Remove the cake from the oven and place on a cooling rack. DO NOT TURN THE CAKE OUT OF THE PAN!

While the cake sits for a bit, prepare the rum syrup. In a medium-sized saucepan mix:

  • 1/2 cup unsalted butter
  • 1/4 cup water
  • 1 cup sugar
  • 1/2 cup white or golden rum
  • 1/2 teaspoon vanilla

Bring to a rolling boil and cook for about a minute or two, to reduce slightly.

If you’ve made a full-sized Bundt, you’ll be using all of the syrup on one cake. If you’d made smaller Bundts, divide the syrup up evenly. No need to measure; as long as all of the cakes get a pretty good soaking, you’re golden.

Allow the syrup to soak into the cake. Add more syrup, a bit at a time, until all of the syrup is used up.  Cover the cake with plastic wrap and allow to sit overnight IN THE PAN.

The following morning, turn the cake out onto your serving dish or a cardboard cake round. The cake will be incredibly moist and tender by this time, so try to get it to the final serving platter without too many plate changes.

When I say incredibly moist, I really mean it, too. This cake is just shy of being a pudding cake. Only one or two taste testers felt it was too much, but most folks reveled in the velvety texture.

Deep breath now… mmmmmm… Feel those warm tropical breezes yet? I sure do.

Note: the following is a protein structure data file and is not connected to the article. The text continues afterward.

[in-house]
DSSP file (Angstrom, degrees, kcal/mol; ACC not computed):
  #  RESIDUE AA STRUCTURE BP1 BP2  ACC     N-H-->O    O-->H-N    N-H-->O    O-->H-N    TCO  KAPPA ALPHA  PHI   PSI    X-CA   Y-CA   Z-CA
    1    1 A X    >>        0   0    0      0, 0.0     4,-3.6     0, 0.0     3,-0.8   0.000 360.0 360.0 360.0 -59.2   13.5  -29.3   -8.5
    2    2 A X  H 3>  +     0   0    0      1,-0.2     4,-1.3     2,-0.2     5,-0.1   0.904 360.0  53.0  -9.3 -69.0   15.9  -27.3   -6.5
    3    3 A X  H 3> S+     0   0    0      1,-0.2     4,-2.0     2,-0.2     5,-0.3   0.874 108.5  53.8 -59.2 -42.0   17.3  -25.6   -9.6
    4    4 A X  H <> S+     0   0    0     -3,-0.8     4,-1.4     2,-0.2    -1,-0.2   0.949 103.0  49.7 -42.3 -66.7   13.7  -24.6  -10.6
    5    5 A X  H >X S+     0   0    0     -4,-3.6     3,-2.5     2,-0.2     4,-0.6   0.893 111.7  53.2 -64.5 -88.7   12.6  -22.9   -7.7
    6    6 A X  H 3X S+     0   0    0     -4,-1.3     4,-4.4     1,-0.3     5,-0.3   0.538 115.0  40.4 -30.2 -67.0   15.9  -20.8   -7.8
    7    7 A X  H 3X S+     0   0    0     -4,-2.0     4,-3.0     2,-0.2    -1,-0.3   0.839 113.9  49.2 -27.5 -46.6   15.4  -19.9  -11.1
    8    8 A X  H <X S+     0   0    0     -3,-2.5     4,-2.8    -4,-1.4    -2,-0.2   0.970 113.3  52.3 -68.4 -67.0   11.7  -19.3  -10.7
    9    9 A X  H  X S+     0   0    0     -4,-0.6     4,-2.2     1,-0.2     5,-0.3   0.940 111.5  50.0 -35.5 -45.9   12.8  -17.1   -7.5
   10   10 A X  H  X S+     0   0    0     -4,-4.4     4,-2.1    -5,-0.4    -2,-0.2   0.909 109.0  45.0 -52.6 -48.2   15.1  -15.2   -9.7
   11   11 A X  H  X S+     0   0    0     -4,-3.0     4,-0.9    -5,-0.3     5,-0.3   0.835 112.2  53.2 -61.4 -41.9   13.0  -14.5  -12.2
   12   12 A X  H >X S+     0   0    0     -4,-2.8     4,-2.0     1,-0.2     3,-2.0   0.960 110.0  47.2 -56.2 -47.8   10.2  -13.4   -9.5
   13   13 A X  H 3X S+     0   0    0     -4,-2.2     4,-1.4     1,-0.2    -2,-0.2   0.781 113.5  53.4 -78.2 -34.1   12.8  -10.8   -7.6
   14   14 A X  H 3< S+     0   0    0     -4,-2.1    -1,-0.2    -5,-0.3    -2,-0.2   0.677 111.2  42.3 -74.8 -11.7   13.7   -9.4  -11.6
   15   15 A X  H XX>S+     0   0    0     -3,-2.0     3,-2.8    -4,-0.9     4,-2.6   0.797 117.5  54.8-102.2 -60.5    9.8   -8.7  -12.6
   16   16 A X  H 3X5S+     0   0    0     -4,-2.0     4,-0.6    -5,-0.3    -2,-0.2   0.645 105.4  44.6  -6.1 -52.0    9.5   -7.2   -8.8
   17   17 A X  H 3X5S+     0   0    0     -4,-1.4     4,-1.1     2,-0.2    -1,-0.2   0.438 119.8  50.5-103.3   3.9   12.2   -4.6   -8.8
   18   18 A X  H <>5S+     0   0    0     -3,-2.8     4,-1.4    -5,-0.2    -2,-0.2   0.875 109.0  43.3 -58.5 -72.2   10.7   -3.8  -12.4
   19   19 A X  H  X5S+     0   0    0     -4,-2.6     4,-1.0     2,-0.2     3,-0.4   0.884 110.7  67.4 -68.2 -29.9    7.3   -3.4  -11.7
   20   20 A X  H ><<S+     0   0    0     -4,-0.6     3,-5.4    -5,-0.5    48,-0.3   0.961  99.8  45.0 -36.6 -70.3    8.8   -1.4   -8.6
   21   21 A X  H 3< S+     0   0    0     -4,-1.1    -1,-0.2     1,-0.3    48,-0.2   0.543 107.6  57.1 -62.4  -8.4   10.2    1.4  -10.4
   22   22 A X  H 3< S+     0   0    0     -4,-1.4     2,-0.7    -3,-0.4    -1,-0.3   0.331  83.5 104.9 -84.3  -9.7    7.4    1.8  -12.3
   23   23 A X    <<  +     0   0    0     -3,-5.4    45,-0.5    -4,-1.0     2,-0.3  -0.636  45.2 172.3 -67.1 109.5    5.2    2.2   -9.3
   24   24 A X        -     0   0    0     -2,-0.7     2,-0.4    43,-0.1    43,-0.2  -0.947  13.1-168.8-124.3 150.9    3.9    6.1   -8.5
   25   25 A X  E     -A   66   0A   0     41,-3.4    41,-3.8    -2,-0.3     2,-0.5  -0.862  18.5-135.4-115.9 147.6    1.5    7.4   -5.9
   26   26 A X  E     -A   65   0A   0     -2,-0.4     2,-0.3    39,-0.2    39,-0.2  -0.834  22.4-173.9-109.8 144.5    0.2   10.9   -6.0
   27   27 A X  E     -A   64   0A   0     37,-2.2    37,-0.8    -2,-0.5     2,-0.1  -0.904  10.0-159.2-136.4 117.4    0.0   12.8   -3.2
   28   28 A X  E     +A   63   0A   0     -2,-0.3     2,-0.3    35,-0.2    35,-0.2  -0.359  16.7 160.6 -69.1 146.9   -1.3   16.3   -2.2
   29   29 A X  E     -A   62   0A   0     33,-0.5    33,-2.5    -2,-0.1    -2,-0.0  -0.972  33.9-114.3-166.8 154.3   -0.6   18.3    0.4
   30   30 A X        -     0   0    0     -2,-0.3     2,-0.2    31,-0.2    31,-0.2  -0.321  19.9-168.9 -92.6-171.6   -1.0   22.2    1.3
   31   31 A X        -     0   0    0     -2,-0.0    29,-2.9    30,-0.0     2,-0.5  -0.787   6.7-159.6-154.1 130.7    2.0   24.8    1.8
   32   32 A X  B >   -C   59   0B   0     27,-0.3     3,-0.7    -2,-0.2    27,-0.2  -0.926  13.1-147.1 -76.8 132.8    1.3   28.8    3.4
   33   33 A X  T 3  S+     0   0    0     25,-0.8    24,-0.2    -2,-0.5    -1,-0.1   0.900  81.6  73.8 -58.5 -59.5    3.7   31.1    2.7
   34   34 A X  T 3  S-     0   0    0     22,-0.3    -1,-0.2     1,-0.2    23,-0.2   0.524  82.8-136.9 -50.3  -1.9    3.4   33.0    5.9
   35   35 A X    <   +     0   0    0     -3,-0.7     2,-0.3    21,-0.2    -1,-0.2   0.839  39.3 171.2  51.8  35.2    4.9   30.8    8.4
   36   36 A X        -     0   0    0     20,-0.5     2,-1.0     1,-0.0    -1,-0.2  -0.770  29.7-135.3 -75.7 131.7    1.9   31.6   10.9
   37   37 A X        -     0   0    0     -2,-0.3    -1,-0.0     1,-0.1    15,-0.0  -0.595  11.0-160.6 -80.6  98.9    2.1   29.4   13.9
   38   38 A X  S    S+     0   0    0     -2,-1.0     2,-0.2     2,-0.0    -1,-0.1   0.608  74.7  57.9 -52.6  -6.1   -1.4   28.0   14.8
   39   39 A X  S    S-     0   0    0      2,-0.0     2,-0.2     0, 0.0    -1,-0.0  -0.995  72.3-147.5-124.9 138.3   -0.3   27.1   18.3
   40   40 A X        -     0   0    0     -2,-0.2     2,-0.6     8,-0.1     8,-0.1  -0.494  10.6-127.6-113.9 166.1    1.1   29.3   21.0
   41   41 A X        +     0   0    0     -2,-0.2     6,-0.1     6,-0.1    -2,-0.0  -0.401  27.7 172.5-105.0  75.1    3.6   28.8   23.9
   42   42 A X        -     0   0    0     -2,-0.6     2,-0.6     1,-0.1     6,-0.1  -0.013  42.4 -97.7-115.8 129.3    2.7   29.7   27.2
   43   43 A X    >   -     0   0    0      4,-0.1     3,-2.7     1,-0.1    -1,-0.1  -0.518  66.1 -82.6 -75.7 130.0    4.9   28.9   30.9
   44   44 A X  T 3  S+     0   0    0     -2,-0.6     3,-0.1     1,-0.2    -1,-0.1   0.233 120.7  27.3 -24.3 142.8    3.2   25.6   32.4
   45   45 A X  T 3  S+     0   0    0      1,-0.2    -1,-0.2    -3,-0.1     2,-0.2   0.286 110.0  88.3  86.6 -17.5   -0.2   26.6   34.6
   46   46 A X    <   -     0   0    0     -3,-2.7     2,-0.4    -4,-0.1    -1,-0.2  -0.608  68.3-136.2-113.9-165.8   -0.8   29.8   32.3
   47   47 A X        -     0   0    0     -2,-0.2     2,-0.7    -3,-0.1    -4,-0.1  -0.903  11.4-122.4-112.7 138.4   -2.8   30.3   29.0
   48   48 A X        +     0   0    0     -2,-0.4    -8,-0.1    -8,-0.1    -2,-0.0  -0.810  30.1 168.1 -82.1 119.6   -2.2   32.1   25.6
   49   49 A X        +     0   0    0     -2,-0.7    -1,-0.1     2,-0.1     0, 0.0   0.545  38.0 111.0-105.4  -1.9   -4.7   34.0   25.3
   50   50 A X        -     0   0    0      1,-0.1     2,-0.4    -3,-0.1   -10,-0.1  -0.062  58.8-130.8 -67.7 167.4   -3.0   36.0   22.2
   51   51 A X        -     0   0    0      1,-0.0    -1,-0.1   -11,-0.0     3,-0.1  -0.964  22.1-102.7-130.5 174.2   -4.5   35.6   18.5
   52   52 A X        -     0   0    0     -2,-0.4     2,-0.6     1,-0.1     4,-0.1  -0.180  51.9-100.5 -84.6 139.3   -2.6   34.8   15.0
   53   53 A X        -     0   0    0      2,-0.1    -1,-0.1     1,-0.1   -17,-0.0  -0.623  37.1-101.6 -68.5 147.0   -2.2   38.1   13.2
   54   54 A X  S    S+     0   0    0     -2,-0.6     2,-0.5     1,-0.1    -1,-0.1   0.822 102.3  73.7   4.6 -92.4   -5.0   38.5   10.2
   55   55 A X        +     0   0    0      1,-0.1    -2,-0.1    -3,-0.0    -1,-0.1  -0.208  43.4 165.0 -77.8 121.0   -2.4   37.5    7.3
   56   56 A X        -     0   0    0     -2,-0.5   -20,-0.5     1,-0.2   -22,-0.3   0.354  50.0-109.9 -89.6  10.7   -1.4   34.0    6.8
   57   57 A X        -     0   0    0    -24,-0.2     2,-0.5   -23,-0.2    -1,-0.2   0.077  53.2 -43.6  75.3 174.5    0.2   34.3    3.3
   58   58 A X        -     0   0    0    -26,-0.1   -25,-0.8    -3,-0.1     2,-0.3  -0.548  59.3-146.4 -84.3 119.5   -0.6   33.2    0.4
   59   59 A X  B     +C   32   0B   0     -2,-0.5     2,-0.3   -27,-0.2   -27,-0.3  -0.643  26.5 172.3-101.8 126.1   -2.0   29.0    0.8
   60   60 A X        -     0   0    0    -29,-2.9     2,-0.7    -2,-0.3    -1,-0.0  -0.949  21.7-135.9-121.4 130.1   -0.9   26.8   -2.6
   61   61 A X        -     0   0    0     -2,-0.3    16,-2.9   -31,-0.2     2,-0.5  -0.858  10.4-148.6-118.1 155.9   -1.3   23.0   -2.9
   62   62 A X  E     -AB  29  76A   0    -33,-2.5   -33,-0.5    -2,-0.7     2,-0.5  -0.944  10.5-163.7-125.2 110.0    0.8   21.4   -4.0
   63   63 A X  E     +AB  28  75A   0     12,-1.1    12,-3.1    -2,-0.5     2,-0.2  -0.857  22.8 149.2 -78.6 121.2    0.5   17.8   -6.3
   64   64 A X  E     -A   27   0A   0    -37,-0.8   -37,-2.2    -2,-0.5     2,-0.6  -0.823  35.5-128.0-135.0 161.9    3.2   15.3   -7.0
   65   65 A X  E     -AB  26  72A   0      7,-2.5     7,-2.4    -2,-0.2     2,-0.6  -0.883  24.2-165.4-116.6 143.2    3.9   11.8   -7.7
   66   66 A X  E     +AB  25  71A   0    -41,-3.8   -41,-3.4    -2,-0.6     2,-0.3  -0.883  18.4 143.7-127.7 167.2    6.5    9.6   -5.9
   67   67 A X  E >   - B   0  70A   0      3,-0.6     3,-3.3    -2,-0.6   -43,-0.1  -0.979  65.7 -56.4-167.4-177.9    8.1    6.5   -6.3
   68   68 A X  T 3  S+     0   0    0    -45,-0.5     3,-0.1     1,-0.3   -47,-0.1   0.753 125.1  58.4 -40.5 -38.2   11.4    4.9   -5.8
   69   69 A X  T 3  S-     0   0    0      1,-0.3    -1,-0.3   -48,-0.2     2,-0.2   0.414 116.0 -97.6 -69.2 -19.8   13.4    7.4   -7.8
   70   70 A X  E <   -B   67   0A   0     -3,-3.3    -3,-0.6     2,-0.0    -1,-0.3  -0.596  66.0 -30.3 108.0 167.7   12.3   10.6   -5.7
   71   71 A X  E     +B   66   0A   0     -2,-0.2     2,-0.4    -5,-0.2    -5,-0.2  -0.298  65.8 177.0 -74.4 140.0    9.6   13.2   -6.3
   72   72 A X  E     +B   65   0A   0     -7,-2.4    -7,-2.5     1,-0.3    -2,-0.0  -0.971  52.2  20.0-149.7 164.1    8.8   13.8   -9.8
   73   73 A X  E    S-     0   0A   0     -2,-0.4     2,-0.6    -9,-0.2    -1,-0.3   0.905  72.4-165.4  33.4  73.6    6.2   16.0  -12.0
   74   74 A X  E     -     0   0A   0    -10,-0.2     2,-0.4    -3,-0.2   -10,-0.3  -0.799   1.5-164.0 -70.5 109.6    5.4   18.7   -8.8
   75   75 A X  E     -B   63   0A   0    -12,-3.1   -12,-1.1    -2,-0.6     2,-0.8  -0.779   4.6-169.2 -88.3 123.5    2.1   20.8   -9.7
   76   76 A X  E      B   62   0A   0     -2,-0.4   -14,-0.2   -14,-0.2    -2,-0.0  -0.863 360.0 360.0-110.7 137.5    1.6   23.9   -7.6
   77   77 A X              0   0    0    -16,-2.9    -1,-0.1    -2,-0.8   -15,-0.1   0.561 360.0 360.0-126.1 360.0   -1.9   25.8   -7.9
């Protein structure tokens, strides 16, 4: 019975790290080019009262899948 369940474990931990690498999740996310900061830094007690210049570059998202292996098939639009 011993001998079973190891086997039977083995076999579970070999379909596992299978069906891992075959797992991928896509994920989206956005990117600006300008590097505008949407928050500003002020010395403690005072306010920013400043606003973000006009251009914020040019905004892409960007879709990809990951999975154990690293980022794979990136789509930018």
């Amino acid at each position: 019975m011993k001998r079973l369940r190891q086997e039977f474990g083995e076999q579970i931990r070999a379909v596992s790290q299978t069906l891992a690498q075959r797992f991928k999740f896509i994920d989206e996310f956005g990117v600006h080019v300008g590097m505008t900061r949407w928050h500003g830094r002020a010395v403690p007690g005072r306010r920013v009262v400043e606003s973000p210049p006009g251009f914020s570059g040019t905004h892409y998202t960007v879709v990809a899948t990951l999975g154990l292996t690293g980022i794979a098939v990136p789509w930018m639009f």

Let me say once again, this cake is packed with rum. There’s just no getting around it, it’s this cake’s raison d’etre, it’s sole purpose for being. Invite the grownups over, make Carol’s Caramel Corn or Fudge Brownies for the kids, and enjoy the upside of being an adult. She-who-drives-the-carpool and he-who-pays-the-taxes deserve special treat sometimes, too! I’ll even check and see if my parents are free for the night!

Please bake, rate, and review our recipe for Caribbean Rum Cake.

Print just the recipe

Check out our other grownup treats: Nutmeg Bites, Brandied Mince Tarts, and Harvey Wallbanger Cake. Oh, and don’t forget Chocolate Intemperance

MaryJane Robbins

MaryJane Robbins grew up in Massachusetts and moved to Vermont 20 years ago. After teaching young children for 15 years, she changed careers and joined King Arthur Flour in 2005. MaryJane began working on King Arthur Flour's baker’s hotline in 2006, and the blog team ...


  1. ruth sultan

    OMG – just baked this for a dinner party we had this week-end – what a hit it was. I had a request from one of the guest to make one for her husband’s birthday next month. was very easy to follow and came out awesome. the only thing I did different was not putting the rum in until after I cooked the syrup & cooled it down, I used a rum from a local distillery (Stoneyard Distillery Dotsero) here in western Colorado, made from local sugar beets, the flavor is cinnamon, coconut and vanilla
    I love all of King Arthur’s products!!!!!

  2. kelsea

    I’ve made this 2 times already and we love it. Except i always use all brown sugar in place of white in the cake and sauce, and always use rumchata, you need to try it! Also, i put in crean of coconut in place of the milk, and add some to the syrup. Mmmm it taste kinda like a breakfest cake, so i guess that means i can eat it for breakfest right? 🙂

    1. The Baker's Hotline